Will Grossman was a personal friend, but for those of you not acquainted with him, he was a strong supporter of photography, a community activist, and many other commendable things. His friends and family want to remember him with more than praise and flowers so they put together a fund to support an annual photo event in his name: The Will Grossman Annual Photo Competition. This year is the first time for the event and I hope that all of you in the RTP community will consider taking part. Details can be found on the Through This Lens web site at: http://www.throughthislens.com/grossmanphotocompetition.html
Even if you are not an active photographer, or live outside the Triangle area, please help spread the word. This event has photography, friendship and love at its heart.
Given that we've never tried this, I'm curious to know how you feel about salon style exhibitions - the format is quite old, and essentially, lots of work is displayed in a somewhat random fashion. Not the popular and common single row of images at eye level, salon displays have many rows of work and many sizes intermixed. I won't be surprised to hear complaints about lack of respect for the work - and we will surely return to the norm soon enough. For the next two weeks when you visit Through This Lens chaos is the operative display strategy. You will, however, see more work, and more variety than ever before.
While I read
ideas, opinions and technique daily I’m never settled about what photography
is, or should be. This is odd in the respect that a gallerist is expected to
make statements – but I search, observe and wonder. Please tell me how you view photography. Do you believe in
the journalistic perspective and/or in craft? Do you see, or appreciate
value in the artist-made print? Is pictorialism really a hundred years dead, or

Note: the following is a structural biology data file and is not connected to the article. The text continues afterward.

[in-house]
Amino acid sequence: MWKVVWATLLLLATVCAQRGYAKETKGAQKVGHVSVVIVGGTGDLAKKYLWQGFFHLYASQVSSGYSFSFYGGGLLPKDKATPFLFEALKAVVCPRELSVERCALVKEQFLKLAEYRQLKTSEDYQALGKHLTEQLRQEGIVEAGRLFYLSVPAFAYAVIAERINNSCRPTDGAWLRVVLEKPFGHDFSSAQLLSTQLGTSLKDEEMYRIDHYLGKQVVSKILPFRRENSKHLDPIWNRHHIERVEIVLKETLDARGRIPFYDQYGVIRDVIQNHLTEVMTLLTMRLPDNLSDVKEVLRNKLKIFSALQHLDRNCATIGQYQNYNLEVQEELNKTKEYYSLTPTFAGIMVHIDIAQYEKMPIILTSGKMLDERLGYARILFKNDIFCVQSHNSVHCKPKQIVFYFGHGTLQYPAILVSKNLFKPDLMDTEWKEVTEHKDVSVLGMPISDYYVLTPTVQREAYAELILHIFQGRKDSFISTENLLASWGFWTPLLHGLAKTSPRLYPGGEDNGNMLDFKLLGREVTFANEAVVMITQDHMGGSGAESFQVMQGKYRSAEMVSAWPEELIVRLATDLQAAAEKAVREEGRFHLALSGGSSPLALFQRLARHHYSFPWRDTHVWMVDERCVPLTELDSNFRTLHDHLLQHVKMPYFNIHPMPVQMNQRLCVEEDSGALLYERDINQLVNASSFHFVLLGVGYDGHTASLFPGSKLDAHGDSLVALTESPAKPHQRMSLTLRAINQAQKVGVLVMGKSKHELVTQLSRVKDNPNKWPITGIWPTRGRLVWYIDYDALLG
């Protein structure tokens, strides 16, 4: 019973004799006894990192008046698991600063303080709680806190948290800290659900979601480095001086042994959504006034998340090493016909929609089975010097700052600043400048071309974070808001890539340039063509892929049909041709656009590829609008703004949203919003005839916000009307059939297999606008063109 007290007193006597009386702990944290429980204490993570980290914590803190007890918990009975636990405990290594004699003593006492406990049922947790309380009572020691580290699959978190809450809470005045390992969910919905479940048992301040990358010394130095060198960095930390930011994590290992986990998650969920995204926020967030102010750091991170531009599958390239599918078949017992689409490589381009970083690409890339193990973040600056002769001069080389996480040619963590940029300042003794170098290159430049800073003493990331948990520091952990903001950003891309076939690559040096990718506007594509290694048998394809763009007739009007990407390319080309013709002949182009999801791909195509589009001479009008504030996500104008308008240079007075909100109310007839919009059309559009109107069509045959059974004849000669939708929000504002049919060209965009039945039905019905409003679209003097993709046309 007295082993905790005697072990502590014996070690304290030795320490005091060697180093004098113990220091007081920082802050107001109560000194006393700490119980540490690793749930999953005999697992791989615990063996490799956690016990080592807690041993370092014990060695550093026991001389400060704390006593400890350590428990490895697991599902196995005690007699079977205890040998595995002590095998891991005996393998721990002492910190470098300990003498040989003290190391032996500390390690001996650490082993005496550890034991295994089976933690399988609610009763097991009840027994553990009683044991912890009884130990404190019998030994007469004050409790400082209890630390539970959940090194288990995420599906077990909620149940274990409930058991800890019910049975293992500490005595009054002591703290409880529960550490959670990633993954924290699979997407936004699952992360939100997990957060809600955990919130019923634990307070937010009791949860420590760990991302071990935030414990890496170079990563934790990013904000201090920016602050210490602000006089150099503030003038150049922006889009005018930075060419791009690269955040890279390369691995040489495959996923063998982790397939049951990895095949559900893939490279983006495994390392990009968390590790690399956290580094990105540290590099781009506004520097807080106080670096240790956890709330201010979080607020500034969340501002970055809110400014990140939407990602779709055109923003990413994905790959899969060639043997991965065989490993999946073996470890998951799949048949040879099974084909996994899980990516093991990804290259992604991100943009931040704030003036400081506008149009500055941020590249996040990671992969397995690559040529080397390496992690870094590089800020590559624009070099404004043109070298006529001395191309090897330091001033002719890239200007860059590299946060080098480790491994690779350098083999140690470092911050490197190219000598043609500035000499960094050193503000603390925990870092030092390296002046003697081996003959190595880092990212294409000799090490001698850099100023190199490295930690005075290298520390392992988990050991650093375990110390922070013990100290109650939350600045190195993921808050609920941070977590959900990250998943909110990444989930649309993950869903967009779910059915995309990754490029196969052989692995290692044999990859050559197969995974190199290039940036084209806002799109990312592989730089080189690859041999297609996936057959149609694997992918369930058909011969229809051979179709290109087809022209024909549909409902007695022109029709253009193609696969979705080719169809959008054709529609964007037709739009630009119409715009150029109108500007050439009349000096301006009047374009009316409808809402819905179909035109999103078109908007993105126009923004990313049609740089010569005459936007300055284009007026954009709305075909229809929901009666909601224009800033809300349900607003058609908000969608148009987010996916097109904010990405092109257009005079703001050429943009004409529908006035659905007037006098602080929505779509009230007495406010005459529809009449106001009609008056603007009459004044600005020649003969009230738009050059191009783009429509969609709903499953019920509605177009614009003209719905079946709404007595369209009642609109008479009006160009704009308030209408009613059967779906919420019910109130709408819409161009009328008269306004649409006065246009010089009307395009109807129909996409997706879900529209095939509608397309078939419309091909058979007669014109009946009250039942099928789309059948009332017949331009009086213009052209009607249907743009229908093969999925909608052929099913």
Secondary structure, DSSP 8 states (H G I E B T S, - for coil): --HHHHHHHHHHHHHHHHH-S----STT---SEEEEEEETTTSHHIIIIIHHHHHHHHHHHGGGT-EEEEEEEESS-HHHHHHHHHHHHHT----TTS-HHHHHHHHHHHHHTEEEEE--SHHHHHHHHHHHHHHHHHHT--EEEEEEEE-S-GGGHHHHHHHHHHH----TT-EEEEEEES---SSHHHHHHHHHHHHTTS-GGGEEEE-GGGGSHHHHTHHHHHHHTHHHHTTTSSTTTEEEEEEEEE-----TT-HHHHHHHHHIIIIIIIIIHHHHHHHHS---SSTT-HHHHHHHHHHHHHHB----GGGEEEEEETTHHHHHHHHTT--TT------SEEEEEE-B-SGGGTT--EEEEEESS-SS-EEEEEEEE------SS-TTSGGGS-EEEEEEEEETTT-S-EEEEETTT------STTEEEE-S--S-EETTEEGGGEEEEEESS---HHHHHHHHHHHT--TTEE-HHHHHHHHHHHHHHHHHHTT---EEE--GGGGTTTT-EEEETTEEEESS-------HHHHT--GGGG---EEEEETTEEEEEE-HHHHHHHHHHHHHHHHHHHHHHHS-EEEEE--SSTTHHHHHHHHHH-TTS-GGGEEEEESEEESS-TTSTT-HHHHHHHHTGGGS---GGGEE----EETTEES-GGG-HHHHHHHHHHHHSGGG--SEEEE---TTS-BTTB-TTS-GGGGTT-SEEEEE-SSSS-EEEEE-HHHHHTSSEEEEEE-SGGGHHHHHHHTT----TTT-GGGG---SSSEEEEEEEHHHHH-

just represented with contemporary images? Do we need to make prints with all
the screens around us? What about film? What about The Impossible Project?
Through This Lens has shown many variations of photography, and
that has been part of my exploration of the medium. Please share your opinions
and ideas, and ask your friends to post their ideas here too. If you have an
idea for an exhibition please tell me. I’m always looking for something more,
something different, or something new.
Sunday afternoon, toward the end of Jim Haberman's reception, a discussion began between several photographers. Barbara Tyroler led the way with many questions about Jim's prints. They are black & white Epson pigment prints, and all but one made by the artist. The lone outside print was made for Jim Haberman by Wojtek Wojdynski, an expert printer and an imaginative photographer in his own right. The questions largely related to the strong contrast in many of Jim's prints, if and how the images were manipulated, and why. Of course, the ubiquitous question: "Film or Digital?" came up, and whether it matters.
The discussion was lively - but always friendly. With a little luck, and maybe a some prodding, more idea exchanges like this will take place in the near future. If you were there, please feel free to add to this.
On a related note: I plan to organize a one-day events to share ideas about putting together an exhibition: What is involved, what to expect, how to plan, what costs and rewards to expect.
Through This Lens is a photography gallery nestled in the heart of downtown Durham, NC. Our aim is to be a resource of photographic art in the Southeast. In addition to our gallery we also offer books, posters, custom framing, custom large format printing and other items related to photography.